21.  Put a lot of effort into deciding on a career path.  Don’t go in the future and kick yourself in the shins.  Experience a lot of different fields, and get as much real-world experiences as you can (by signing up for classes with difficult projects). Don’t lay in bed and worry about making this decision; do research in the career advisement center, take classes, read books like the Pathfinder. At BYU, there is a certain point after which you cannot change majors.  Bryan decided to change his major… after that point.  So, instead of switching to something with computers or the internet (which is the field he is working in now) he got to finish out his engineering degree.  That senior year of college is really difficult… make sure it is in the field you like best.

22. Sell all your textbooks as soon as possible. Most students sell the ones they don’t like, and keep the ones that they liked “for future reference.”  The cold, harsh reality is that you will never look in them again.  You will move them around during your college years, you will store them somewhere in your future home, and you will never look at them again.  Maybe once.  But really… these days (or soon) all of that information is going to be on the internet.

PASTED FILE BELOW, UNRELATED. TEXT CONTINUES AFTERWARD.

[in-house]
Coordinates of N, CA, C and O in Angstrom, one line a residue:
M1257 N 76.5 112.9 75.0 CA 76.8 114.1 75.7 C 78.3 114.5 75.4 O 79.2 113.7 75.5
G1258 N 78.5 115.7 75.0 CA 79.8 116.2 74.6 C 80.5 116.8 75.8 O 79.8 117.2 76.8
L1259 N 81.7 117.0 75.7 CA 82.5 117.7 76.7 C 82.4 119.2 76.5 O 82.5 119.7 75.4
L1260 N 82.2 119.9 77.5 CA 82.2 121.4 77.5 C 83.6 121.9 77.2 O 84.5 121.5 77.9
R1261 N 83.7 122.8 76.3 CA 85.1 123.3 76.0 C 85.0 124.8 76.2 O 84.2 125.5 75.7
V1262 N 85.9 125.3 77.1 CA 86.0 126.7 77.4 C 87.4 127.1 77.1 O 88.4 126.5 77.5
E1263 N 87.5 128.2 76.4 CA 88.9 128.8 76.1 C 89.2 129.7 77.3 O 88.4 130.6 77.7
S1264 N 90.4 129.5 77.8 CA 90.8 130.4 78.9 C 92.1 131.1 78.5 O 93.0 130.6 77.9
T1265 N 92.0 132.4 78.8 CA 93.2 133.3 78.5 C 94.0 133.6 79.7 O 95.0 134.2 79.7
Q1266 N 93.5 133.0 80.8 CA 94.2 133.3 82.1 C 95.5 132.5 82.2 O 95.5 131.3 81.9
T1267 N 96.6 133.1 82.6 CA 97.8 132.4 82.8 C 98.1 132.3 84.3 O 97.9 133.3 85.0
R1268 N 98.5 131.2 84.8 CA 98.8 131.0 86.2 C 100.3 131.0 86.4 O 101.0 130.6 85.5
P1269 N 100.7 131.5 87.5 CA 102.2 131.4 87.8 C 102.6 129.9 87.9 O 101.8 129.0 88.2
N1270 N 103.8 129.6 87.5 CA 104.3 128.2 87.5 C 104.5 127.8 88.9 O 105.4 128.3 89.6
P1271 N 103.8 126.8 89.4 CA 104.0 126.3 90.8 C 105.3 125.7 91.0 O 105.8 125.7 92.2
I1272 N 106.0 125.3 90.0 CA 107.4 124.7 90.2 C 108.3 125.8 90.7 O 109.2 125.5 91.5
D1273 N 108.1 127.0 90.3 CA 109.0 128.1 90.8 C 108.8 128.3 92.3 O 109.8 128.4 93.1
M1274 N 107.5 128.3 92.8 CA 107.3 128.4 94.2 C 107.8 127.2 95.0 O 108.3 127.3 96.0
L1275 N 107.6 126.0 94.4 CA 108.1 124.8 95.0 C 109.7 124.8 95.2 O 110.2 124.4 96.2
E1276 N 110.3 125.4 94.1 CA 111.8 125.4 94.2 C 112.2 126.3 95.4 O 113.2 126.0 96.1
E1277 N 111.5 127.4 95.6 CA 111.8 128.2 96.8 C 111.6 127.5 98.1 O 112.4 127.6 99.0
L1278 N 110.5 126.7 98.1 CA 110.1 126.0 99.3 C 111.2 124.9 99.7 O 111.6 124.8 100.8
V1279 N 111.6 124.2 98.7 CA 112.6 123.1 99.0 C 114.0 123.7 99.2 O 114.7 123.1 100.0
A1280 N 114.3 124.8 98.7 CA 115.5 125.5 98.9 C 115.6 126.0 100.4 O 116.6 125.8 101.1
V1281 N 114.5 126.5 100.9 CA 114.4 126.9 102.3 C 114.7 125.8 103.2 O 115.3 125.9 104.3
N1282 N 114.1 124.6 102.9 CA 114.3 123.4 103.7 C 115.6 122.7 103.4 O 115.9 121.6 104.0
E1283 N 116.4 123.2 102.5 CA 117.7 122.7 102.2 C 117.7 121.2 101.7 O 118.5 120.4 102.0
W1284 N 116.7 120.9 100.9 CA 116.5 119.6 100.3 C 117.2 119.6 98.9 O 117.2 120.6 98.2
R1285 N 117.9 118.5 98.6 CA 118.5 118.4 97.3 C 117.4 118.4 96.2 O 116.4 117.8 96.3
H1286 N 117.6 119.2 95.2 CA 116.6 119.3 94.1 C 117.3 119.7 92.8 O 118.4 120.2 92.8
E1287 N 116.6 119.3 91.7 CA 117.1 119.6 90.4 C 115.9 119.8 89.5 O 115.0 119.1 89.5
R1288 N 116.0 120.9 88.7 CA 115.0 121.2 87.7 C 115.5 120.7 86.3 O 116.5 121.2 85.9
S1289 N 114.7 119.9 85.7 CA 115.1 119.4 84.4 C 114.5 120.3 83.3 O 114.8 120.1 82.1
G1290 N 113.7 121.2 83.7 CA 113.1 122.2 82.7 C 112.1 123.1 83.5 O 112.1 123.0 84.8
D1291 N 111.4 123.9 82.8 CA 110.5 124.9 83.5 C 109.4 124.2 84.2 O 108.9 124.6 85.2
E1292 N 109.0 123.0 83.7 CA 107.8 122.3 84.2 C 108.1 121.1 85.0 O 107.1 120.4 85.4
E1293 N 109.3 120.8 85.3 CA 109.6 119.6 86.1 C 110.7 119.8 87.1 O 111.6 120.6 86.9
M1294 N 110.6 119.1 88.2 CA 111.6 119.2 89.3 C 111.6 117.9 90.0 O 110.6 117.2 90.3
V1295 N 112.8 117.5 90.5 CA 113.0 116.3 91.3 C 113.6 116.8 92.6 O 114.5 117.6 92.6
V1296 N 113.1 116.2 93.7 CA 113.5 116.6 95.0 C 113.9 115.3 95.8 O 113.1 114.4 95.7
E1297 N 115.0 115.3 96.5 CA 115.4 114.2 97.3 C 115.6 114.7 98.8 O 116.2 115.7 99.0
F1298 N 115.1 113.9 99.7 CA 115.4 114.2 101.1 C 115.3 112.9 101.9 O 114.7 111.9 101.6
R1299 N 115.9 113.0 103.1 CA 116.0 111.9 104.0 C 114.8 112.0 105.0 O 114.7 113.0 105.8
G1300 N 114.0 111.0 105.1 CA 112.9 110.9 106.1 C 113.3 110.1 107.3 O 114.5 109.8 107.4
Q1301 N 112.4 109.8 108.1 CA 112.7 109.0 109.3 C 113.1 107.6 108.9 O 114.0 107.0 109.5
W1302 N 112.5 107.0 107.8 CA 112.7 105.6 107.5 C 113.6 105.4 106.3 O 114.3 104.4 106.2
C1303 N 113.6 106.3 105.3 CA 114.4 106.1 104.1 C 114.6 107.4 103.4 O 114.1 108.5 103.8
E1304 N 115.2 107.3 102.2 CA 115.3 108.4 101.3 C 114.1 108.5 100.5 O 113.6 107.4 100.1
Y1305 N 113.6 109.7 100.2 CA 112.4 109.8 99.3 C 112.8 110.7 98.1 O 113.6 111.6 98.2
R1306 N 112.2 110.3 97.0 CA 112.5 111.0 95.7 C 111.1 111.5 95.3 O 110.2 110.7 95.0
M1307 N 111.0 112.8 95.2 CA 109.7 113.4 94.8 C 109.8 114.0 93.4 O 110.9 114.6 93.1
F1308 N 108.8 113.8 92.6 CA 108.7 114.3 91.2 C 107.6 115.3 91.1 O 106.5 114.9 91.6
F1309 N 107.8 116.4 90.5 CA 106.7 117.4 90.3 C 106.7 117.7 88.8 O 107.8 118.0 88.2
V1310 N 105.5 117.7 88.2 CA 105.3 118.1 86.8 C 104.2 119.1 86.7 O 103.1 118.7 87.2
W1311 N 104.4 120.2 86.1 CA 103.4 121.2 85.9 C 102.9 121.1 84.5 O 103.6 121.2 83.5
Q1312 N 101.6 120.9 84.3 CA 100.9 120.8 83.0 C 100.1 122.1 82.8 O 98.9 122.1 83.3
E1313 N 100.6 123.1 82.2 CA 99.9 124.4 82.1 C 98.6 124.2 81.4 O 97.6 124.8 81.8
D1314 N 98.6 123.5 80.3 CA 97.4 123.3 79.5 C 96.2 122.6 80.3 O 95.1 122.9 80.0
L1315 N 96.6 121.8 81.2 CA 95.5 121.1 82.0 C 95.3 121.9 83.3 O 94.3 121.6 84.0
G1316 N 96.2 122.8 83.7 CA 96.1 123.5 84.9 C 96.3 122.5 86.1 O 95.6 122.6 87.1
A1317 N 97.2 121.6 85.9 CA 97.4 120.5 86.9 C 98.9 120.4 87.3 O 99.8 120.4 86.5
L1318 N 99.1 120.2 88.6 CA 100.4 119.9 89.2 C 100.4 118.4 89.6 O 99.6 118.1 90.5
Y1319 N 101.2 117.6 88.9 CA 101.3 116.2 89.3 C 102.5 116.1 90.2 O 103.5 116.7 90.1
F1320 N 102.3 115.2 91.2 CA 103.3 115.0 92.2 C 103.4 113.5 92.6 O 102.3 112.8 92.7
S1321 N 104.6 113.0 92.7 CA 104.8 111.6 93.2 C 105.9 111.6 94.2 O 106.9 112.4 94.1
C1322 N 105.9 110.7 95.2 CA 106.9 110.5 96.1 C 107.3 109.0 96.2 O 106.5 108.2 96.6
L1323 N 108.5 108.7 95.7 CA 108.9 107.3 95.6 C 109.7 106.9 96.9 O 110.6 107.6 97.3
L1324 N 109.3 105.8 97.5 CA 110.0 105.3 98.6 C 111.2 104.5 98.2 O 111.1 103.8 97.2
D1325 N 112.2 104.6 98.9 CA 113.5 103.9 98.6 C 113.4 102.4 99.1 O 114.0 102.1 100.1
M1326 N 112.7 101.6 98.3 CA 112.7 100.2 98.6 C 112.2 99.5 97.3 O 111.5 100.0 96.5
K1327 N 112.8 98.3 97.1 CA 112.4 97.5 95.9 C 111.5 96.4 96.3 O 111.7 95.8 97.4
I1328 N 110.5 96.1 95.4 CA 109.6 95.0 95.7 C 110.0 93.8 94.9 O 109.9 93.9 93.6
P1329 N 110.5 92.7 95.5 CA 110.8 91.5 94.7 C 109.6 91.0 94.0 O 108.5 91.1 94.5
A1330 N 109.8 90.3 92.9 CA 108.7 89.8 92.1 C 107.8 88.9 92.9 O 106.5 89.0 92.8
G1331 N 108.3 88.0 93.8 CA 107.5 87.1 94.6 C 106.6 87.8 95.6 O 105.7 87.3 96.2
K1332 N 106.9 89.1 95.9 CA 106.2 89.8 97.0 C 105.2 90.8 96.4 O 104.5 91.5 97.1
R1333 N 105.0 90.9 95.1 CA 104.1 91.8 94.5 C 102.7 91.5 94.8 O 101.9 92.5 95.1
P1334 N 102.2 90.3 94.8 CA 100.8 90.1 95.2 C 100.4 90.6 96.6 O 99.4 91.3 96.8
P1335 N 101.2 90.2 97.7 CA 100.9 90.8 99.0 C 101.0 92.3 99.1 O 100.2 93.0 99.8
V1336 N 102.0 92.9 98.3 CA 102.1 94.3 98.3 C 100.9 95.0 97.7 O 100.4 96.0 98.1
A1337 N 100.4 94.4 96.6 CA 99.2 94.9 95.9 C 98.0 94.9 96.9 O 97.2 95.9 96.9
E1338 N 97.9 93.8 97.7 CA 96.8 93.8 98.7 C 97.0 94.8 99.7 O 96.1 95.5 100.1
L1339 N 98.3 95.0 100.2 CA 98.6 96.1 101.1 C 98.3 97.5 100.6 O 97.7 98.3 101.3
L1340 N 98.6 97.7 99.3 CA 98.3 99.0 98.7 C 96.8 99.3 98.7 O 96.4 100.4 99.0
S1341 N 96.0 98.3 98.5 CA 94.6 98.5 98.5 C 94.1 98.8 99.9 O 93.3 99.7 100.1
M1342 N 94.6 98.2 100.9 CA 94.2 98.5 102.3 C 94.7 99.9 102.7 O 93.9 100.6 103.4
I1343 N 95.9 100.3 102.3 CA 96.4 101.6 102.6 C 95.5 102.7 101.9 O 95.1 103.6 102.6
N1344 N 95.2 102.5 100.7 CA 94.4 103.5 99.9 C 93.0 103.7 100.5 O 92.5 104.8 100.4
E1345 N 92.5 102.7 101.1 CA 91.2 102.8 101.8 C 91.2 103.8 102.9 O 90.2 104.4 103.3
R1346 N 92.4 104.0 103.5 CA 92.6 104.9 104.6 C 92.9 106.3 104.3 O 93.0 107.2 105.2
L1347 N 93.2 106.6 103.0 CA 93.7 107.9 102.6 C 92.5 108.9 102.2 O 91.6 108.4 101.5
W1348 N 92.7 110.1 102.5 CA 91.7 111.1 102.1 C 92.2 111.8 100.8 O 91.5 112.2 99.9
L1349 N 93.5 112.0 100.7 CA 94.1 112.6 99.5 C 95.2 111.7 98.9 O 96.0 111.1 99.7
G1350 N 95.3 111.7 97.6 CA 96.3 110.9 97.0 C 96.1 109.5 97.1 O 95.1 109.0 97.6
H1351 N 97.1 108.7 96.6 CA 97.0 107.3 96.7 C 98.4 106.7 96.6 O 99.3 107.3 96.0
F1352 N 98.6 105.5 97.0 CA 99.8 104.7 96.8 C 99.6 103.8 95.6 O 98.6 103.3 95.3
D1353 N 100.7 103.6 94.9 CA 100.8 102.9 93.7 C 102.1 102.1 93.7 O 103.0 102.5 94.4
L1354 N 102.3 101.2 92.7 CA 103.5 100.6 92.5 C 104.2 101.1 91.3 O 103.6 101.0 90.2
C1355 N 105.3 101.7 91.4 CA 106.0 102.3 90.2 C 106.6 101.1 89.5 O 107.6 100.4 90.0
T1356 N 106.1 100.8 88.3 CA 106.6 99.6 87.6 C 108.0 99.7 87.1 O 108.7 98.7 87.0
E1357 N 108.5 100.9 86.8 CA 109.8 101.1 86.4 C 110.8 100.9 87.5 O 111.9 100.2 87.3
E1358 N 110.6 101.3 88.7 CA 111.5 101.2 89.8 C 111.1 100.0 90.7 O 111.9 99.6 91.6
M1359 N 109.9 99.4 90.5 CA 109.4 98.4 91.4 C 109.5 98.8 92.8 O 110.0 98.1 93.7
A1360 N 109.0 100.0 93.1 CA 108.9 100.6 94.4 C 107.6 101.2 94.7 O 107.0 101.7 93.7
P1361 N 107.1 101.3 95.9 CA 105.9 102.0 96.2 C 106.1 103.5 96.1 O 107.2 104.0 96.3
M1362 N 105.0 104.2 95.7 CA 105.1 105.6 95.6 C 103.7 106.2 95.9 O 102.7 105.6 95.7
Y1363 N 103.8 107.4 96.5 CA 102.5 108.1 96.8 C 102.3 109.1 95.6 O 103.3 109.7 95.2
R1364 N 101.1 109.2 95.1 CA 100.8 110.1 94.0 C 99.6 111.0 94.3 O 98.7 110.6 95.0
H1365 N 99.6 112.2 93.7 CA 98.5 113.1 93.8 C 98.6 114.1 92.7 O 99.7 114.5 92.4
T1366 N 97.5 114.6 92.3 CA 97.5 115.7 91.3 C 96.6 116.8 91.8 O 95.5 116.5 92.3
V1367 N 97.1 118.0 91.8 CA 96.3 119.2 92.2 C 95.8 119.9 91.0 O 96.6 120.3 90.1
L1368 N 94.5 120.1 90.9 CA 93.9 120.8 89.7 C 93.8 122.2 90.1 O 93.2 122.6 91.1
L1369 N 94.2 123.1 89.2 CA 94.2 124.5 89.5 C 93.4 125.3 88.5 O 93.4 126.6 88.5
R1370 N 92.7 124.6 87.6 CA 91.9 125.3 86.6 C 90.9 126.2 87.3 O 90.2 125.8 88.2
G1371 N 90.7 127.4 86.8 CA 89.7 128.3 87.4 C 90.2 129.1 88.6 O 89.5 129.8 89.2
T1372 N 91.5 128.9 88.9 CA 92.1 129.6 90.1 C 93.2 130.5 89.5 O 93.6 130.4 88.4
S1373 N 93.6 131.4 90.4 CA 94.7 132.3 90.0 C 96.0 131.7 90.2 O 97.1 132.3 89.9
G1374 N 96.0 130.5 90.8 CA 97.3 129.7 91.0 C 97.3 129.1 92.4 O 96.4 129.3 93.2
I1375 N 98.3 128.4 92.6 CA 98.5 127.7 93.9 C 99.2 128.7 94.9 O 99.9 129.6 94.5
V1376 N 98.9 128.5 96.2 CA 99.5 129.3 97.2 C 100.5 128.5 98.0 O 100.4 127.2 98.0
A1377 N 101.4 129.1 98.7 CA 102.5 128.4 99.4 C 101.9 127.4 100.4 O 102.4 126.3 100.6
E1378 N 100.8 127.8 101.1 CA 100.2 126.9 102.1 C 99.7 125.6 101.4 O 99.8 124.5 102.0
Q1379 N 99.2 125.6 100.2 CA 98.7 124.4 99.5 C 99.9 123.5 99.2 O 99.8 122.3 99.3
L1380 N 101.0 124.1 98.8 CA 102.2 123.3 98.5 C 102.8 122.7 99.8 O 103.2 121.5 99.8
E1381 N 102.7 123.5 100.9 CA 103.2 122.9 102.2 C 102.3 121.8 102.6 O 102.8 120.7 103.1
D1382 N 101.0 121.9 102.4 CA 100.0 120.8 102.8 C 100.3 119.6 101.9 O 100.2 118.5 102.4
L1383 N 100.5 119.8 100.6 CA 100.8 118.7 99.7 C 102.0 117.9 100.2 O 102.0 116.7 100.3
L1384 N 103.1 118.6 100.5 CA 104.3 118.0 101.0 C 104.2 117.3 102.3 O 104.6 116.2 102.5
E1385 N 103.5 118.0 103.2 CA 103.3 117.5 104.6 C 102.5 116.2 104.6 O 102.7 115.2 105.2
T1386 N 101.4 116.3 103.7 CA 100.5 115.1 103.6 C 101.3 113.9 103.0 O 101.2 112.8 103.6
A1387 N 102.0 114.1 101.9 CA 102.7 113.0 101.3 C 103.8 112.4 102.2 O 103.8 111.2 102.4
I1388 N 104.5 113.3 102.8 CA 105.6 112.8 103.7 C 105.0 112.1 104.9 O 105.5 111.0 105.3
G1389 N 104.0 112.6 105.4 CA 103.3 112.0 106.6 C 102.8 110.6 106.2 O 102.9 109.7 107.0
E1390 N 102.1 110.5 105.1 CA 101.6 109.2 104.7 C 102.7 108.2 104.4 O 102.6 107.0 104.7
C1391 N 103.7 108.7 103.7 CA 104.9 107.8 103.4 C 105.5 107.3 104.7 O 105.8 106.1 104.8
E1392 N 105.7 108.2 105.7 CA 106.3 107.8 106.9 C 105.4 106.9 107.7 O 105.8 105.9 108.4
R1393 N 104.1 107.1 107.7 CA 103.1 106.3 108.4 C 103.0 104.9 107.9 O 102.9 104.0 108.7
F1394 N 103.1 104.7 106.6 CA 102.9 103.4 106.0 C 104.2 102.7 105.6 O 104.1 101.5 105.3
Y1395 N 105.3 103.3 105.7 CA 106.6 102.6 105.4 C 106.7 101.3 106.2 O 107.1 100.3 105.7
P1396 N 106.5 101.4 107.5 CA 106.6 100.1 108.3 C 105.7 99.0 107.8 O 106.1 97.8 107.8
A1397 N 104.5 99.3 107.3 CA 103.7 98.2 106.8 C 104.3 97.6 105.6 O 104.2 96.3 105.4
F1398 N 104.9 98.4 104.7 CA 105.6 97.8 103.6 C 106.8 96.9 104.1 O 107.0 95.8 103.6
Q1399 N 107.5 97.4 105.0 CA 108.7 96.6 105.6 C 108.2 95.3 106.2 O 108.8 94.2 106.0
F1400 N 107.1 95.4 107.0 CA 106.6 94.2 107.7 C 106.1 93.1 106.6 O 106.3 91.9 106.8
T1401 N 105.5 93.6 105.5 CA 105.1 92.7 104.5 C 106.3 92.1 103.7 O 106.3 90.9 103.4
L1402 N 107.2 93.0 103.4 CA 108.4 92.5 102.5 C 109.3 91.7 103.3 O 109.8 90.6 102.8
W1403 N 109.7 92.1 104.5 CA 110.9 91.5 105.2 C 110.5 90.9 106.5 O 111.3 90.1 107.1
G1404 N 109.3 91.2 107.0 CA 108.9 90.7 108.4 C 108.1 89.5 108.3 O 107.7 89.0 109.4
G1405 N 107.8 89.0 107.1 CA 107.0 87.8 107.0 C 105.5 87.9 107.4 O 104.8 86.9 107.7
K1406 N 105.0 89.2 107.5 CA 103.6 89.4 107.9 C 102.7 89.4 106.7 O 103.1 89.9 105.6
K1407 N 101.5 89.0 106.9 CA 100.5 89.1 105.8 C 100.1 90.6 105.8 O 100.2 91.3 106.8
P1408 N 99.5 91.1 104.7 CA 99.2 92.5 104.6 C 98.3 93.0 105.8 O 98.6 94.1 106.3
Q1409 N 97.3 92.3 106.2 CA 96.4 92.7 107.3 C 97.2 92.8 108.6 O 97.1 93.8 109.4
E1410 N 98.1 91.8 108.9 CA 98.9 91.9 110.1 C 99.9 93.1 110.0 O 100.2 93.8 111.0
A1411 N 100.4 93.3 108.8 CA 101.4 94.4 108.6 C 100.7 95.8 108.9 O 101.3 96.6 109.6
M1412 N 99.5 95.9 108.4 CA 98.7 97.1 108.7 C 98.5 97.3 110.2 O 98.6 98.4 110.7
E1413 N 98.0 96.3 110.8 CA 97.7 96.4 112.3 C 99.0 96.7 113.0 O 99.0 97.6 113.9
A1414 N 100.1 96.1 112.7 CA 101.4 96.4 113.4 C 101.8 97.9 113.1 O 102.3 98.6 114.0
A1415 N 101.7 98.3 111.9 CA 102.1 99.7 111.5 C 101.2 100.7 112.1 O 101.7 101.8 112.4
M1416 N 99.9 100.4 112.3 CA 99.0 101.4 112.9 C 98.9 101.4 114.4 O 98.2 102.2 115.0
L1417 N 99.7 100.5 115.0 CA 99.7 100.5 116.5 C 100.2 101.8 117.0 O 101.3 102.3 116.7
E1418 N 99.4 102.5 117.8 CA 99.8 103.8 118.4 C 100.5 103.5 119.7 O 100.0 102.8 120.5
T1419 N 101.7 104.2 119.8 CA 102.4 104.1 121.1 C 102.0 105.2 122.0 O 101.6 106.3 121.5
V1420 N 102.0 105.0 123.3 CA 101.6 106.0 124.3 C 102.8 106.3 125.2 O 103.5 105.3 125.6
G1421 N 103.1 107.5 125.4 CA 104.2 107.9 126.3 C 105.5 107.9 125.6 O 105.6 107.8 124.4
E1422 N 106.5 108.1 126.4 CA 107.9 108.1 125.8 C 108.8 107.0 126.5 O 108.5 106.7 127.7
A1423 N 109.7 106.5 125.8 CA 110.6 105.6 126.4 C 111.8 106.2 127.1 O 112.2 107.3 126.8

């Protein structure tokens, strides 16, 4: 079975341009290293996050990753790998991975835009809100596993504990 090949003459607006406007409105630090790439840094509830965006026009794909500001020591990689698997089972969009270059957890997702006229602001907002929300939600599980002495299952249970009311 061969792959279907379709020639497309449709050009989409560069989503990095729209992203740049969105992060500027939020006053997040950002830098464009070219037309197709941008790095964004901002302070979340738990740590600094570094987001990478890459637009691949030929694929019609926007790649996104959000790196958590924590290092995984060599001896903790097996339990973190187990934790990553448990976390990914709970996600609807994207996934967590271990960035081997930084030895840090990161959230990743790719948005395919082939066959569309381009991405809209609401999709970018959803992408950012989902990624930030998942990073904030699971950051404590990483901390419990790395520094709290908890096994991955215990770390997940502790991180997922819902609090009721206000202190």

When you are busy raising children or in the workforce, reading textbooks isn’t high on your priority list.  It wasn’t high on your list when you were actually in college, and now that no one is making you read them…

I hope I have convinced you to sell your textbooks.

If not, do this: buy your textbooks for the semester.  Use them.  Make a list of the ones you would like to keep.  After finals, sell them all back to the bookstore.  If the bookstore doesn’t take them, sell them back to bookstores around town.  For whatever they will give you for them.  The sooner you sell them back, the more you will get.   Wait three years for another edition to come out and make your edition worthless (except to you.)  Purchase it again for about two dollars. Don’t be holding the book while it loses value.

Bryan and I held them.  We kept our favorite textbooks, intending to use them for reference later in life.  Then when we graduated, we decided to sell them because they would take up too much space in the move.  At this point, though, we got almost nothing for them.  We really did get nothing from a few of them. Good times.

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23. There’s no green grass anywhere. When I was in high school, I wished I was in college.  When I was in college, I wished to be out of college.  Now that I am out of college, I wish I was back in college.  There’s no green grass anywhere, so stop looking for it and water your lawn.